God, Ian Flemming is an appalling sexist, misogynistic pig. I'm almost ashamed to have read this book.
Back in the day (the 1960s), Ian Fleming was all the rage. Pres. Kennedy said he liked reading him, and so everyone took him up. Movies followed. The first movies came out when I was in college, featuring the real
James Bond, i.e. Sean Connery. The guys who came later were all, to use a term that Bond probably used in real life, if not in the polite environs of literature or cinema, wankers. Anyway, we all liked the movies. The sexism seemed good fun then, a sort of boys-will-be-boys thing. And I don't really remember the nasty misogyny that appears in the book. Maybe it was there and I was just too young and insensitive to have noticed.
This is my first experience with the Bond genre in book form. It pretty much has lots to loathe. In addition to the misogyny, we have a setting at a European casino. For some reason, people like to think of casinos as romantic and exciting. Actually, they're full of sick people who never amounted to a damn and are living off someone else's money. The French Riviera is full of such Eurotrash, people—often alleged former royalty—living on undeserved inheritances.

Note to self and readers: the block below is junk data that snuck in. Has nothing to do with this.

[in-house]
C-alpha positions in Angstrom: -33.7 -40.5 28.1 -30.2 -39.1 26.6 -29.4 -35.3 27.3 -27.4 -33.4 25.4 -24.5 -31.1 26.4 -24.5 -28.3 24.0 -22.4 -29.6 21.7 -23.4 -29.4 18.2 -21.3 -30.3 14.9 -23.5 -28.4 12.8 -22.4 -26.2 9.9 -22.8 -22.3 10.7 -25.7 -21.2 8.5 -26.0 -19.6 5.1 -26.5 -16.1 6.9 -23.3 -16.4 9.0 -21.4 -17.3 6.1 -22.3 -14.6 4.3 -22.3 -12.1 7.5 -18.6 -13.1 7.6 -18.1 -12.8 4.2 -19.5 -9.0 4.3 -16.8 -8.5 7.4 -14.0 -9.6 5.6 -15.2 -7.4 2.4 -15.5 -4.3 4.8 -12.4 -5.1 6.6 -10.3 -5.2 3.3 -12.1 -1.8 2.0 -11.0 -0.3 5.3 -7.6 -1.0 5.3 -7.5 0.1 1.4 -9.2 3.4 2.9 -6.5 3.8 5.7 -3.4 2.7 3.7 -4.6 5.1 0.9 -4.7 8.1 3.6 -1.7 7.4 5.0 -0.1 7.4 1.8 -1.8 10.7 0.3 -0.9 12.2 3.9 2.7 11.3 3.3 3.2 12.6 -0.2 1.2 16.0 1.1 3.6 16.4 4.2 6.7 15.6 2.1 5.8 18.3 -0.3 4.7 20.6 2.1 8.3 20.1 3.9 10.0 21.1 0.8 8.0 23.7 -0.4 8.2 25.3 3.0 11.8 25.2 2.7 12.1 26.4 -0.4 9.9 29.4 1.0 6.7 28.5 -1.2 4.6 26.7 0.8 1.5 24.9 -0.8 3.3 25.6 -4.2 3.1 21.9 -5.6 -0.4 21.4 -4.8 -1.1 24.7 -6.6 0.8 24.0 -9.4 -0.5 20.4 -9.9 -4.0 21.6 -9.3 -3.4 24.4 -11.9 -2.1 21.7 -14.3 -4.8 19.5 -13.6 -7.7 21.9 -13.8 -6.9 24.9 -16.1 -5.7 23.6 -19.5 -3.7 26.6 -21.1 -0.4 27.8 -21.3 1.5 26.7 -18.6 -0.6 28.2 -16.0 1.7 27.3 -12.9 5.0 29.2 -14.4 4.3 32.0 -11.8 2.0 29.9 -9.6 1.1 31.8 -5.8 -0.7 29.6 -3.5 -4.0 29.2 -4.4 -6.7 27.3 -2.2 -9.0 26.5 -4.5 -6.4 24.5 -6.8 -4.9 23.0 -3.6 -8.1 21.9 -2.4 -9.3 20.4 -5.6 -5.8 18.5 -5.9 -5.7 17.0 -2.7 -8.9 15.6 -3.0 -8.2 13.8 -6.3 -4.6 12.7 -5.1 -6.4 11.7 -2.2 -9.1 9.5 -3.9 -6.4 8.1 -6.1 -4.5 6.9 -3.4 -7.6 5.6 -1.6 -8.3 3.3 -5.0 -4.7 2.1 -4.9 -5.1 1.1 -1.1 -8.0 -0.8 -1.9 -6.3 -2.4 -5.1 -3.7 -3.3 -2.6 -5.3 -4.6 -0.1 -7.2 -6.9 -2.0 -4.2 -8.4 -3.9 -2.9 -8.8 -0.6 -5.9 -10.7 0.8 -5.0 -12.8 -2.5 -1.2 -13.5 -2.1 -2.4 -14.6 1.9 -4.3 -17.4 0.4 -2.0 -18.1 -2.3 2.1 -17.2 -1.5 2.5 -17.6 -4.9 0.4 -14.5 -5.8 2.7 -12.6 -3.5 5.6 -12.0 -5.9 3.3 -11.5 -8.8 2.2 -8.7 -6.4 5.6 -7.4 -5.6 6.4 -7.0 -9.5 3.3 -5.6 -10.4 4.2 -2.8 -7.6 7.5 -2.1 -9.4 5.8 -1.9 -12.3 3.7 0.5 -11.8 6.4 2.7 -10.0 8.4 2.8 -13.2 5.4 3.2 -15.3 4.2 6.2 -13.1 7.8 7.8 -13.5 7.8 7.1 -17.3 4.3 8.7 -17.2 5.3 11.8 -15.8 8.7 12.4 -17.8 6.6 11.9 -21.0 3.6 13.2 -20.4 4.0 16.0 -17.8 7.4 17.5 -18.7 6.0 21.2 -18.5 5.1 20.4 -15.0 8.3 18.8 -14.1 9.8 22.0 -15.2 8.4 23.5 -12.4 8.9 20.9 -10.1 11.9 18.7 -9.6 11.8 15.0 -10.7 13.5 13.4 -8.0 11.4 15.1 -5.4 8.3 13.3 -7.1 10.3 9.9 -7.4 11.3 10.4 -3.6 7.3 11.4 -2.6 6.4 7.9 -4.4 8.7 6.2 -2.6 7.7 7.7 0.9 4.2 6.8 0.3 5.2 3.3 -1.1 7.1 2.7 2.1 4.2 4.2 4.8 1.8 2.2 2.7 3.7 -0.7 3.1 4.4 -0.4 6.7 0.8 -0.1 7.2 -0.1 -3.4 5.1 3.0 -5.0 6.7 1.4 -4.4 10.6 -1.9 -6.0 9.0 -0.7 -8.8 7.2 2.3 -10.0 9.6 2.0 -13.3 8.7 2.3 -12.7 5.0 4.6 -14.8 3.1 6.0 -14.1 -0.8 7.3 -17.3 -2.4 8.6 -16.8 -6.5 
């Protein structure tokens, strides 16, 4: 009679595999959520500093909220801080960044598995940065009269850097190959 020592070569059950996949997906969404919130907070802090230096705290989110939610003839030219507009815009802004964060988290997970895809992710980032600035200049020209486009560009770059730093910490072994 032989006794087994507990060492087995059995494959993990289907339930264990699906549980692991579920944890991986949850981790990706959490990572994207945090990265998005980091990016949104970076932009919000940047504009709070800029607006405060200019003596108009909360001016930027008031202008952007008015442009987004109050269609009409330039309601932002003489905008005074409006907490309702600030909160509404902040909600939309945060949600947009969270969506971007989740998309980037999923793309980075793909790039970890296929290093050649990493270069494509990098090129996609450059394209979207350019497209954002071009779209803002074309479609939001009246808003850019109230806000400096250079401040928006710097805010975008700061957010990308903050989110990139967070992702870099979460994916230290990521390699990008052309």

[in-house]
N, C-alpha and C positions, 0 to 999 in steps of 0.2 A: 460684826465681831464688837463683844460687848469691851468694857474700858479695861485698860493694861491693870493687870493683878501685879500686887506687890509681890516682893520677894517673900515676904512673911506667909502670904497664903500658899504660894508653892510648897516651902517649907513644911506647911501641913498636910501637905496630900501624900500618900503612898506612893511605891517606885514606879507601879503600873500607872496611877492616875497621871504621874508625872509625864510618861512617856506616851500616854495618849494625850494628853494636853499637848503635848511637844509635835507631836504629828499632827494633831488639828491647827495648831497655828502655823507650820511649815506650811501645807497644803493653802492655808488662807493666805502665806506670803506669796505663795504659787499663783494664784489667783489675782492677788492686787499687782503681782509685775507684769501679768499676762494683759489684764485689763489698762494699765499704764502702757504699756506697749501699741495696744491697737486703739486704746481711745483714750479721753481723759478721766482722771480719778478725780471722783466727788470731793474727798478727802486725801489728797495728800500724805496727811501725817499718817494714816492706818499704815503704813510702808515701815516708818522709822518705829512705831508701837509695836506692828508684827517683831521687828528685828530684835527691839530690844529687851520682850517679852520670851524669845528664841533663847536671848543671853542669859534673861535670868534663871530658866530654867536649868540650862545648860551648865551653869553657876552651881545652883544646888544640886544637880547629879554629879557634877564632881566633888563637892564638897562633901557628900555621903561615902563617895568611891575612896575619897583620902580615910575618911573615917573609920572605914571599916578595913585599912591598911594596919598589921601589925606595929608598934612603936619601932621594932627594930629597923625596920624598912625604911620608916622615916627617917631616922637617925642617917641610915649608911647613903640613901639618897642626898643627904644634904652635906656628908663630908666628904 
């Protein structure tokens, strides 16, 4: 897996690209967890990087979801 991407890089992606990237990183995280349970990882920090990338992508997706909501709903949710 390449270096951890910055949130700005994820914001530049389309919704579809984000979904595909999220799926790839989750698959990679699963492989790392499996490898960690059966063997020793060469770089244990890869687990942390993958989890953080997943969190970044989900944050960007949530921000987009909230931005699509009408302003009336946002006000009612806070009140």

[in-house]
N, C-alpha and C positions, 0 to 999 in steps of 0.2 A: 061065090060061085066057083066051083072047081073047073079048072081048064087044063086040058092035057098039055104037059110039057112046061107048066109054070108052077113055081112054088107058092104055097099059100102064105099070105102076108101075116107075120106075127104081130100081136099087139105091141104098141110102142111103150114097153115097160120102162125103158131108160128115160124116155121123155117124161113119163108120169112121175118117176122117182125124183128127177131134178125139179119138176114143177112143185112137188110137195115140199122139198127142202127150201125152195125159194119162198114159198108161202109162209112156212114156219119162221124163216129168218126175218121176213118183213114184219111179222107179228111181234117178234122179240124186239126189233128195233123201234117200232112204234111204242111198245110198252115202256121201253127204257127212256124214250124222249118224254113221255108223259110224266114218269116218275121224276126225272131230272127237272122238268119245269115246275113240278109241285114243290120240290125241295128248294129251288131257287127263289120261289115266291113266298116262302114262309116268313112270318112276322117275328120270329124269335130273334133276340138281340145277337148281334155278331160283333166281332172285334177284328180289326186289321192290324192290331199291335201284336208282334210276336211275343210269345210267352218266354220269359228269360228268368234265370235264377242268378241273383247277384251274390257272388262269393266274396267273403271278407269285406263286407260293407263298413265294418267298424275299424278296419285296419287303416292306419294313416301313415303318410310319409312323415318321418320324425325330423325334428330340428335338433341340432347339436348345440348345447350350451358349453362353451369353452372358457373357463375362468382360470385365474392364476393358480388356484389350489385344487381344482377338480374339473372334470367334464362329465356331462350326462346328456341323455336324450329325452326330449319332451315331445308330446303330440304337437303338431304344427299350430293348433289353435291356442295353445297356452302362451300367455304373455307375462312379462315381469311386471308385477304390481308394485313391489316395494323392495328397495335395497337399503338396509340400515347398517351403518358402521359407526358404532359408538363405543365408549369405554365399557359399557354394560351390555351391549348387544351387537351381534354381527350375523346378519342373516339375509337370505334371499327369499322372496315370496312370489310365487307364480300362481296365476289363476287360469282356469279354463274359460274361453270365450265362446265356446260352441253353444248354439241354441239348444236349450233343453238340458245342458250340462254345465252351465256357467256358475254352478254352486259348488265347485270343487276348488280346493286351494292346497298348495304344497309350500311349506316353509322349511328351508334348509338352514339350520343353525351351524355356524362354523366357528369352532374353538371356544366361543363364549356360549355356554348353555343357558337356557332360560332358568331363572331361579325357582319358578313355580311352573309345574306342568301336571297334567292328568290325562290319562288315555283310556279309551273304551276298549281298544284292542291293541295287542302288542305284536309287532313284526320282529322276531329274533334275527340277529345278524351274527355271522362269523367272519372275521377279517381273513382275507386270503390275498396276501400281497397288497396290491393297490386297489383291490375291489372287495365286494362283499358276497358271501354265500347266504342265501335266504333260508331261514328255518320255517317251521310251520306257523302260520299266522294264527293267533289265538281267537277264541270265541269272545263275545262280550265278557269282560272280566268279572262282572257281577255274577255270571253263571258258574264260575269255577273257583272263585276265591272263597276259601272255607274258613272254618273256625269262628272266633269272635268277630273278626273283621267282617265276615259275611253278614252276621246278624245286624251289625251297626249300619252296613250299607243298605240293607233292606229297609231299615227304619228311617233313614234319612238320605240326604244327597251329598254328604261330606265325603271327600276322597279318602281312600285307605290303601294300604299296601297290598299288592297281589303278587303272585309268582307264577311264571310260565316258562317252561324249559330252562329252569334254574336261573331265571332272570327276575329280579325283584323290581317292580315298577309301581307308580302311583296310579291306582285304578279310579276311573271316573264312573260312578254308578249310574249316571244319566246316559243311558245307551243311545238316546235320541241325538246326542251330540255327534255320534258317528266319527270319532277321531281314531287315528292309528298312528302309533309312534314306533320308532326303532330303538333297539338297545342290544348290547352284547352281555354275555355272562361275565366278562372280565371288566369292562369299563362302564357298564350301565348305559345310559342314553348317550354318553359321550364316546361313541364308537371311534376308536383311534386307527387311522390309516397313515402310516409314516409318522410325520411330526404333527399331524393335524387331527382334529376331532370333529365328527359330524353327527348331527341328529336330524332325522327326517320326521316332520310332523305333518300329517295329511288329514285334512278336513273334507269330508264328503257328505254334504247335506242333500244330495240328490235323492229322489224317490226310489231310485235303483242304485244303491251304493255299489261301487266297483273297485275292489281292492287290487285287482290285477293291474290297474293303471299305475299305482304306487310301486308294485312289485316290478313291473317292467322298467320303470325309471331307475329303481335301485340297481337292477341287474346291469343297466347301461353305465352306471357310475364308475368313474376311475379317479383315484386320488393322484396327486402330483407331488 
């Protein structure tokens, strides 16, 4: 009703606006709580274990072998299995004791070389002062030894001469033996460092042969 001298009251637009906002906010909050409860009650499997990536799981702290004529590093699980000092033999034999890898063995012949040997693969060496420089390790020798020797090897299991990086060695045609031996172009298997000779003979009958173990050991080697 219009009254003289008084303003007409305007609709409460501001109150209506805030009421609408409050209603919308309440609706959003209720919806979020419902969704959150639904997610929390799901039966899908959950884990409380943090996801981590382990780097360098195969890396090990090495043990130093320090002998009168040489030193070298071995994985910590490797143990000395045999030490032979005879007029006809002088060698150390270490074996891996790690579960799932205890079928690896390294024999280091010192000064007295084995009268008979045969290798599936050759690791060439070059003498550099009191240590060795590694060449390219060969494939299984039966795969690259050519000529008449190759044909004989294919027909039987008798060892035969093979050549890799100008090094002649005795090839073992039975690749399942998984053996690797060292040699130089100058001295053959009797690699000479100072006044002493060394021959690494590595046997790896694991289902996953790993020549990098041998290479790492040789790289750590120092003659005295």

Ok, sorry I got carried away. So, it seems that some spy master under Russian control, rather embezzled the funds of the trade unions he was representing and used such funds to make bad investments, e.g. in a string of brothels just before such places were declared illegal. He knows the Russians will have him executed once they discover his perfidy. So he needs to make a pile of money quickly, before they find out. Apparently, that means gambling.
So, British Intelligence thinks it would be a great idea to prevent the guy from winning at gambling. They send their best gambler, Bond, to the casino to better the master spy. He is given a side-kick, a woman, who has marvelous "protuberances, both front and back". Bond, being a misogynist, hates the idea of working with a woman. On the other hand, he is only too happy to contrive to bed her. His first thought on seeing her is to wonder about her "morals". Morals to him means only one thing, will she put out or not.
If I were still an adolescent male, I might have found this story interesting, although I think that even back in the dark ages of the 60s I'd have been appalled by Bond's misogyny.